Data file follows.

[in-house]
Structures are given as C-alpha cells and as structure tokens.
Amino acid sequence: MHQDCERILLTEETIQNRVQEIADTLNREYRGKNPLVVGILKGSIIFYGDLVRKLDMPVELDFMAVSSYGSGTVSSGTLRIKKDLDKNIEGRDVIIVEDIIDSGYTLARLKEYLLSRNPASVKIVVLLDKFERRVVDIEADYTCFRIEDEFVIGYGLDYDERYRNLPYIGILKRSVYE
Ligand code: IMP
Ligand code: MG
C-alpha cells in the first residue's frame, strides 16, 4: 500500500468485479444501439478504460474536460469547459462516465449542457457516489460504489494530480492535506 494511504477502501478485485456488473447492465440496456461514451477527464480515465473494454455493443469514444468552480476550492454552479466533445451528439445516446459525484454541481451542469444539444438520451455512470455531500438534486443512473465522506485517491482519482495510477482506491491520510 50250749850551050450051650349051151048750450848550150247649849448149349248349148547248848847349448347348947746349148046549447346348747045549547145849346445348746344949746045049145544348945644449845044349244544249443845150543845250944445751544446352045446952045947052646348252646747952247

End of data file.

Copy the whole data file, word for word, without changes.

[in-house]
Structures are given as C-alpha cells and as structure tokens.
Amino acid sequence: MHQDCERILLTEETIQNRVQEIADTLNREYRGKNPLVVGILKGSIIFYGDLVRKLDMPVELDFMAVSSYGSGTVSSGTLRIKKDLDKNIEGRDVIIVEDIIDSGYTLARLKEYLLSRNPASVKIVVLLDKFERRVVDIEADYTCFRIEDEFVIGYGLDYDERYRNLPYIGILKRSVYE
Ligand code: IMP
Ligand code: MG
C-alpha cells in the first residue's frame, strides 16, 4: 500500500468485479444501439478504460474536460469547459462516465449542457457516489460504489494530480492535506 494511504477502501478485485456488473447492465440496456461514451477527464480515465473494454455493443469514444468552480476550492454552479466533445451528439445516446459525484454541481451542469444539444438520451455512470455531500438534486443512473465522506485517491482519482495510477482506491491520510 50250749850551050450051650349051151048750450848550150247649849448149349248349148547248848847349448347348947746349148046549447346348747045549547145849346445348746344949746045049145544348945644449845044349244544249443845150543845250944445751544446352045446952045947052646348252646747952247